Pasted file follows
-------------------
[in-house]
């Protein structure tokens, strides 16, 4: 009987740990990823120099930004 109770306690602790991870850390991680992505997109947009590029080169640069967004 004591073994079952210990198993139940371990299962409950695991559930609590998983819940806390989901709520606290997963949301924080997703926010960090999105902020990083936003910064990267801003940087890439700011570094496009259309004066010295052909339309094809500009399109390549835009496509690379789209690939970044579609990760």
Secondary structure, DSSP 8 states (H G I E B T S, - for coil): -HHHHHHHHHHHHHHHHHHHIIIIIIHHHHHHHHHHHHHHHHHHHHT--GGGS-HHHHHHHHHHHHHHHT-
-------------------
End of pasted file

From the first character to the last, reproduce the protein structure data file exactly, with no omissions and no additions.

[in-house]
């Protein structure tokens, strides 16, 4: 009987740990990823120099930004 109770306690602790991870850390991680992505997109947009590029080169640069967004 004591073994079952210990198993139940371990299962409950695991559930609590998983819940806390989901709520606290997963949301924080997703926010960090999105902020990083936003910064990267801003940087890439700011570094496009259309004066010295052909339309094809500009399109390549835009496509690379789209690939970044579609990760």
Secondary structure, DSSP 8 states (H G I E B T S, - for coil): -HHHHHHHHHHHHHHHHHHHIIIIIIHHHHHHHHHHHHHHHHHHHHT--GGGS-HHHHHHHHHHHHHHHT-